Monumental Cemetery in Milan Italy
Shortly after the Italian independence in 1861 the idea was launched to consolidate the many small cemeteries in Milan, resulting in the creation of two large cemeteries: the Cimitero Monumentale for the wealthy and the Cimitero Maggiore for the ‘common’ people.
Mausoleums at the
Between 1863 and 1866 the Cimitero Monumentale was laid out by Carlo Maciachini on a 18 hectare large domain, later expanded to 25 hectare (62 acres).
A wide central lane lined with trees leads from the Famedio (hall of fame) along the Ossario (ossuary) to the Crematorio (crematory) at the other end. To the left and right are monumental tombs, often designed by famous sculptors and architects. The names on the tombs read like a who is who of Milan, with illustrious names such as Pirelli, Campari and Toscanini.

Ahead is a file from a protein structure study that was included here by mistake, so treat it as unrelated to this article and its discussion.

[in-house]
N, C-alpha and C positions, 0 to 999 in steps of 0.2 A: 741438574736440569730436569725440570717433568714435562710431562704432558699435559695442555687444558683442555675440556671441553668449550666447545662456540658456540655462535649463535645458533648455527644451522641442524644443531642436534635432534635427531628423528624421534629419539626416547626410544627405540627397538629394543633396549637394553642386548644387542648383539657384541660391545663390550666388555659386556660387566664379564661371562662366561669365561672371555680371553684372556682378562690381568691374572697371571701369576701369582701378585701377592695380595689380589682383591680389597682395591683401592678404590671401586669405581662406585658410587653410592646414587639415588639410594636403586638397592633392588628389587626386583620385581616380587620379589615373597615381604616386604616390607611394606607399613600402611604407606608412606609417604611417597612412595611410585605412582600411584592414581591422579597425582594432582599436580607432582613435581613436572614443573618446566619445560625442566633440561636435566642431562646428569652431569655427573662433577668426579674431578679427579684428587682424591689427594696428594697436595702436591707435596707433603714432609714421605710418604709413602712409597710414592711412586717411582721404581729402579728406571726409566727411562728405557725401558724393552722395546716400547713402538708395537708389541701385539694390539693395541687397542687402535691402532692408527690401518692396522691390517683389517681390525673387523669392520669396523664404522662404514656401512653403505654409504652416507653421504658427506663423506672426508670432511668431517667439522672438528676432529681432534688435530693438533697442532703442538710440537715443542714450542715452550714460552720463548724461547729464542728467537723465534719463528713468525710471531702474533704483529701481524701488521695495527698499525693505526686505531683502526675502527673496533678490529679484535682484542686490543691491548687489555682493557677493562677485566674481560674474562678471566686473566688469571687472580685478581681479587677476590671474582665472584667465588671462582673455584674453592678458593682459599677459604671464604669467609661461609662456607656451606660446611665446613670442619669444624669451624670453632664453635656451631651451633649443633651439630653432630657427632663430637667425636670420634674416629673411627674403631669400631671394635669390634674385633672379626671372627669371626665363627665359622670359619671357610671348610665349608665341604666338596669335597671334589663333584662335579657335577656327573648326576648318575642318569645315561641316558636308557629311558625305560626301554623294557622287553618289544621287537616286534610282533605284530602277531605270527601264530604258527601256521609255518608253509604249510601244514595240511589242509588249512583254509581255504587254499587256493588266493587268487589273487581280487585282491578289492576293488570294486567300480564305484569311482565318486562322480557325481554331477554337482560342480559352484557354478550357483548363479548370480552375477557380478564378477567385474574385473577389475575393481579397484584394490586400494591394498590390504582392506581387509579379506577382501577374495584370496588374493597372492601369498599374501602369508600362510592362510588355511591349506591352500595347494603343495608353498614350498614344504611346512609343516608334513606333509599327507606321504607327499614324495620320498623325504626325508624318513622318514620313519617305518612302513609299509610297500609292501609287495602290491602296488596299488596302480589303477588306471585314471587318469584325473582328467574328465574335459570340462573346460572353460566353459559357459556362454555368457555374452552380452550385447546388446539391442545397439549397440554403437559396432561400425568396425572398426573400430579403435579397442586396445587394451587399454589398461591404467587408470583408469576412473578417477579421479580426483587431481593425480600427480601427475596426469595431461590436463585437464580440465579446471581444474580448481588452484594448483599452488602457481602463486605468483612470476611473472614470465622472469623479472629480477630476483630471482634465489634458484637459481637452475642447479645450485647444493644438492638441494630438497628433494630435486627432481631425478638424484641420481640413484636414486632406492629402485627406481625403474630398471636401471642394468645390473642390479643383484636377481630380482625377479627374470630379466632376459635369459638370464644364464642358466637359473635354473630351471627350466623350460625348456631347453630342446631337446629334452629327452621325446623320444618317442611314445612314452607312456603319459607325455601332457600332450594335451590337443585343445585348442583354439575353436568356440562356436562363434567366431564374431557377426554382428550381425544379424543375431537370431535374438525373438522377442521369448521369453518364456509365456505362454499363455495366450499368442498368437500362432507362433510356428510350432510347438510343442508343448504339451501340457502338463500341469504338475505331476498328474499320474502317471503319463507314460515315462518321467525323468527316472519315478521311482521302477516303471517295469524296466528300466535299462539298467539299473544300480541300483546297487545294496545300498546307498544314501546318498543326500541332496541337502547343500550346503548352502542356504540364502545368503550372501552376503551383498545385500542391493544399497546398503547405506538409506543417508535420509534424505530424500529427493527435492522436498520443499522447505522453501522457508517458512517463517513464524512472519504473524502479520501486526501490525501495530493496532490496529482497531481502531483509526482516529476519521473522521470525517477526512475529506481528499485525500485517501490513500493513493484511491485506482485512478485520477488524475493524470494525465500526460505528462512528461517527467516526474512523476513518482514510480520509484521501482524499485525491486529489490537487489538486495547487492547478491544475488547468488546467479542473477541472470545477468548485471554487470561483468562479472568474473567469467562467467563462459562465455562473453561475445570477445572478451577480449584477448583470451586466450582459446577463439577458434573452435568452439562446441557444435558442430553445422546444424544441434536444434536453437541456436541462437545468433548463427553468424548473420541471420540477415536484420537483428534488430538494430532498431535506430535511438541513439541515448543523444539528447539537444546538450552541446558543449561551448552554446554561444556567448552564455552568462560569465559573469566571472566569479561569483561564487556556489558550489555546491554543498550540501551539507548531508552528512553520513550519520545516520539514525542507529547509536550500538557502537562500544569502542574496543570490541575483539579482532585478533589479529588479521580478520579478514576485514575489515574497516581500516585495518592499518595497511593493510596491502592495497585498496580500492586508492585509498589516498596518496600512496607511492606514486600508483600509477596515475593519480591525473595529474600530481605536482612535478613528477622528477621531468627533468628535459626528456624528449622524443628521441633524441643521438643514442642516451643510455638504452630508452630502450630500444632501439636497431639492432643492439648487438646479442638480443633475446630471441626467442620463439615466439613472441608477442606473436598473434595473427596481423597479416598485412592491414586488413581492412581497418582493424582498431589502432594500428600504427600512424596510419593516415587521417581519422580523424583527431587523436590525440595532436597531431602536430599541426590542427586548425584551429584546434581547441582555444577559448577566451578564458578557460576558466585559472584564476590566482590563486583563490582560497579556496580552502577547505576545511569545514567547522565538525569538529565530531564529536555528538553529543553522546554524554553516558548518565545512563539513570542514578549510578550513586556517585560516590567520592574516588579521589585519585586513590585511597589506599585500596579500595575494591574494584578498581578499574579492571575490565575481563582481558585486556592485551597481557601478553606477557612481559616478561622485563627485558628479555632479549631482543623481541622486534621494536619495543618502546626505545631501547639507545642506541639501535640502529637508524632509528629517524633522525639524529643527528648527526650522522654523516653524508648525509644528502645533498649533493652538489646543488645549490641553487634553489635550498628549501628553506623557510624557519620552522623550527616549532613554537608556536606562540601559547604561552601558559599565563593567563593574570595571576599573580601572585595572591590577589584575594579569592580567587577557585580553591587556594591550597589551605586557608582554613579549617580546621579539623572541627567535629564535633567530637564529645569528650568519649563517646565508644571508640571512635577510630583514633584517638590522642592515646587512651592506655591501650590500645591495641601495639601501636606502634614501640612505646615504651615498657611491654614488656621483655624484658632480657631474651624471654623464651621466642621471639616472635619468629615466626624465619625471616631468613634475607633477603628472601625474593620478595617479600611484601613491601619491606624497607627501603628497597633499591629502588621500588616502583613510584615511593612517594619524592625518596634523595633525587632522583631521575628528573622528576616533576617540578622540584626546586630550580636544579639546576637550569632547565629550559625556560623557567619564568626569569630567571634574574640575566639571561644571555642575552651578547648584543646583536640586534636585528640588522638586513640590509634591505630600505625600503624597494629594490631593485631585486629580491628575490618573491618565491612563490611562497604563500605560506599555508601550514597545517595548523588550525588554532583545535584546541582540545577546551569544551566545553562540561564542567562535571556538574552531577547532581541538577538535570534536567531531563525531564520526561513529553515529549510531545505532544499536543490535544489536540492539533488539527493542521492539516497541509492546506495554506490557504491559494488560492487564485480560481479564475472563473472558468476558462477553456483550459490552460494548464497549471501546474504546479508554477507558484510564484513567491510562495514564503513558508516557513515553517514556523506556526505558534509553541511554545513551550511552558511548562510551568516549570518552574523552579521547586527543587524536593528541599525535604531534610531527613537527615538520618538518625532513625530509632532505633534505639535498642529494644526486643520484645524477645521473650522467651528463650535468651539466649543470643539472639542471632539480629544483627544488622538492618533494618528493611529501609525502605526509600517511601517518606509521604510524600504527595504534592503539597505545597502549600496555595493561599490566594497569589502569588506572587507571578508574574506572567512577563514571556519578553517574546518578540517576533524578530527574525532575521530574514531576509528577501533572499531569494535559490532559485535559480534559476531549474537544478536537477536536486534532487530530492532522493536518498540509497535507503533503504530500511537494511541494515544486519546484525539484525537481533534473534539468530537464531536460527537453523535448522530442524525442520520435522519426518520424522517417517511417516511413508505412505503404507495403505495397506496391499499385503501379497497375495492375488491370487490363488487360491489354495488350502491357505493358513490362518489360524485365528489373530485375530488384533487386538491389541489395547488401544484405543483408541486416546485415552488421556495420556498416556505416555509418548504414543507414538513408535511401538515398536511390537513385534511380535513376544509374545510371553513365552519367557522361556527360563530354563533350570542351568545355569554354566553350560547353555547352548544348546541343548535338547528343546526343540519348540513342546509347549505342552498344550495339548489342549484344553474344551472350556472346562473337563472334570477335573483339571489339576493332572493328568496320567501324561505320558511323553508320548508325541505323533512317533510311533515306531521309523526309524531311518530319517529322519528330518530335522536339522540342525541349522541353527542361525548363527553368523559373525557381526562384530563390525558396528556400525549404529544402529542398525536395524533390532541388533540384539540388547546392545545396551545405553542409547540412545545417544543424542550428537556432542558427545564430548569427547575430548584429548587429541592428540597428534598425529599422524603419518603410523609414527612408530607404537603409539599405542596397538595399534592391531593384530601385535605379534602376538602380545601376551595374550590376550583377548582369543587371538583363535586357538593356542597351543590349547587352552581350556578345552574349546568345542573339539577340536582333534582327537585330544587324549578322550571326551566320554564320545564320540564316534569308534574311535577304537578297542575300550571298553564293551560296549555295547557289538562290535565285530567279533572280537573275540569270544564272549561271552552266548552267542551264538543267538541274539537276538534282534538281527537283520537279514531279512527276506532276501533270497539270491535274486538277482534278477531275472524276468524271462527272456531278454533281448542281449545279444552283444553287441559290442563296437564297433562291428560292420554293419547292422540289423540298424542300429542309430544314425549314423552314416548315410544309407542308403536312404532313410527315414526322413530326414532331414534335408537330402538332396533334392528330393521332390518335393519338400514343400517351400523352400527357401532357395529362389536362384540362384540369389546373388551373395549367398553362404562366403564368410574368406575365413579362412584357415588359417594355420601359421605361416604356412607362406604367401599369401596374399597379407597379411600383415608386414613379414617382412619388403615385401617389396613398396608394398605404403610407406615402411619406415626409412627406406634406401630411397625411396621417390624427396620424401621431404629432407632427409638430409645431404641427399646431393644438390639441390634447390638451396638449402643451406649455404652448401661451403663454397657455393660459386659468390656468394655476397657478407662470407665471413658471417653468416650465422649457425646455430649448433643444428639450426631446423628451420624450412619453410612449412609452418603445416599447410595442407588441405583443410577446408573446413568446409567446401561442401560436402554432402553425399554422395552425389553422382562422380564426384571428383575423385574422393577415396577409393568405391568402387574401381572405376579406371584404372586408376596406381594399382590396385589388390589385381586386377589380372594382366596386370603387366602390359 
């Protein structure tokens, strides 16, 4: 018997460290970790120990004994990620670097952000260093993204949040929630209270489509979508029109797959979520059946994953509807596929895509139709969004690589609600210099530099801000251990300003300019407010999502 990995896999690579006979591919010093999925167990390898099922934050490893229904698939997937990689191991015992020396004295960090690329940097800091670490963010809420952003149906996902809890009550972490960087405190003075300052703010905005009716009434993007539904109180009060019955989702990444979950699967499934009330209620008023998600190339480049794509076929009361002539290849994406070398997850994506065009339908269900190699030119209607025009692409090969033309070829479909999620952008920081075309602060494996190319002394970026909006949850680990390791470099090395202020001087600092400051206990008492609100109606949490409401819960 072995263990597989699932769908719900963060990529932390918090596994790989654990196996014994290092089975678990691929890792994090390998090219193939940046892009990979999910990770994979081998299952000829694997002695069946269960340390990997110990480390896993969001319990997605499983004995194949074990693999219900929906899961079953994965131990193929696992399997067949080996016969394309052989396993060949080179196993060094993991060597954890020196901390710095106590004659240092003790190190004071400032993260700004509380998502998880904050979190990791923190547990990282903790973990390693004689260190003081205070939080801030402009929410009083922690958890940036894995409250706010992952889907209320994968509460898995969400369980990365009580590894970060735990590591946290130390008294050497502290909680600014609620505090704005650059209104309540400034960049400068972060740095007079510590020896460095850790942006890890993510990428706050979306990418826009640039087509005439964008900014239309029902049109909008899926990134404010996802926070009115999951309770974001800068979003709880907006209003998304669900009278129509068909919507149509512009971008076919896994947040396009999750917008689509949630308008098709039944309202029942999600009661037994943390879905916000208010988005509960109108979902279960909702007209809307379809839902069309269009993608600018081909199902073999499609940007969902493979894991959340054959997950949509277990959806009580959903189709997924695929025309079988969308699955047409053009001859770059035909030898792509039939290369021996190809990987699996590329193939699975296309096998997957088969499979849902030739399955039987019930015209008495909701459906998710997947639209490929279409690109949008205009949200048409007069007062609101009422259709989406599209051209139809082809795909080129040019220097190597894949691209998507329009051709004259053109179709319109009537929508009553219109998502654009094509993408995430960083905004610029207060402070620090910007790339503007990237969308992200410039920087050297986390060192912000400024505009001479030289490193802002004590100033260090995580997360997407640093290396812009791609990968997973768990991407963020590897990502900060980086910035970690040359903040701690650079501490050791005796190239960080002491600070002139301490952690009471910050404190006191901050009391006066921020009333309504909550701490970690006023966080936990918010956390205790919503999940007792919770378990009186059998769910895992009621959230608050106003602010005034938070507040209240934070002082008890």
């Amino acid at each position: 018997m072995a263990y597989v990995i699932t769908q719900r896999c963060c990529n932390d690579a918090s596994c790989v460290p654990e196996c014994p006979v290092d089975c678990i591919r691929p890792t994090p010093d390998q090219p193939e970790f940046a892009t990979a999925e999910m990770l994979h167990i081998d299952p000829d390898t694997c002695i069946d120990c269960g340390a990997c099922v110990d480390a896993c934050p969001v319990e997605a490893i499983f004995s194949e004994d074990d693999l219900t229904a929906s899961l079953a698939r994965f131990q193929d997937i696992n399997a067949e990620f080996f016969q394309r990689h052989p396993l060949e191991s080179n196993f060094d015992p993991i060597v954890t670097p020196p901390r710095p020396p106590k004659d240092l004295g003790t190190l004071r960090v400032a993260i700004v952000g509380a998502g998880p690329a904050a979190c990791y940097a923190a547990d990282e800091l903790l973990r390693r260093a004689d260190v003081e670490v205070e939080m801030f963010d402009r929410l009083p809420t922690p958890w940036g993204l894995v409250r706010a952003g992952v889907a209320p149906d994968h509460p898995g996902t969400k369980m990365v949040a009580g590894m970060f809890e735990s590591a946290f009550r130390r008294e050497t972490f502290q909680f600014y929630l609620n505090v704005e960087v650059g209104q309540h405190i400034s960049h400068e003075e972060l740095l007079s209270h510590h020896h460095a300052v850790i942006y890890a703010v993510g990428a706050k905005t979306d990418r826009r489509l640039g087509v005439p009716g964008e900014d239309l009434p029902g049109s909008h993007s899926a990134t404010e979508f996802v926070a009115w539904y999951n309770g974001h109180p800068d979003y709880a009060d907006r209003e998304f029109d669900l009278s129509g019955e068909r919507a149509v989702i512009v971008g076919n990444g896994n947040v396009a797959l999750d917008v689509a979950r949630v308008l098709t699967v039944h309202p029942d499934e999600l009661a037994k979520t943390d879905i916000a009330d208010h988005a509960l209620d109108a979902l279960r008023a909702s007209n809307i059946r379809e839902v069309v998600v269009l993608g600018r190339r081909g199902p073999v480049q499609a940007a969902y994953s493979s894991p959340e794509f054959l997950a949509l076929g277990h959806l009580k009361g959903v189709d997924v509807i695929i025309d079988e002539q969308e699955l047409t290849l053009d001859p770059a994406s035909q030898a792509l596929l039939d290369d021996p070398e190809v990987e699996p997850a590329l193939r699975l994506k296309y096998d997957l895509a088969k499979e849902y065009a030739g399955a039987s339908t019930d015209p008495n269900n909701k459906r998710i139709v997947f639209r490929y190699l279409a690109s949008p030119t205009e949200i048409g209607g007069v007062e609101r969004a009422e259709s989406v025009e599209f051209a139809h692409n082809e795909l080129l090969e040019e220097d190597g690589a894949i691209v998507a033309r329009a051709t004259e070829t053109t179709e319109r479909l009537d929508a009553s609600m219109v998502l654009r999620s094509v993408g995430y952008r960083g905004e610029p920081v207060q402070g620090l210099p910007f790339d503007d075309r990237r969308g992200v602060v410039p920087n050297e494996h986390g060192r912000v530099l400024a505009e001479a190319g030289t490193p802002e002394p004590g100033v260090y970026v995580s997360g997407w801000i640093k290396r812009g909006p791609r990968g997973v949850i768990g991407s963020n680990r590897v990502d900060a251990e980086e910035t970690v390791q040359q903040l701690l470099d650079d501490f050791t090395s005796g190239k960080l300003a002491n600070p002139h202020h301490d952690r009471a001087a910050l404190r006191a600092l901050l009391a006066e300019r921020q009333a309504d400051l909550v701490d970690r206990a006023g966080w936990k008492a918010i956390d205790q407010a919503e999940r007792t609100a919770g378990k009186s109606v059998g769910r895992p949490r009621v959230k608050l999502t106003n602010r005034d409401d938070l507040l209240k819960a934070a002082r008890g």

Two small areas to the left and right of the Famedio are reserved for non-Catholics and Jewish.
Well worth a visit for both for its historic and artistic value. The prodigal richness of the chapels and funeral monuments makes the cemetery an extravagant “open-air museum of contemporary Italian statuary and architecture” (Mezzanotte)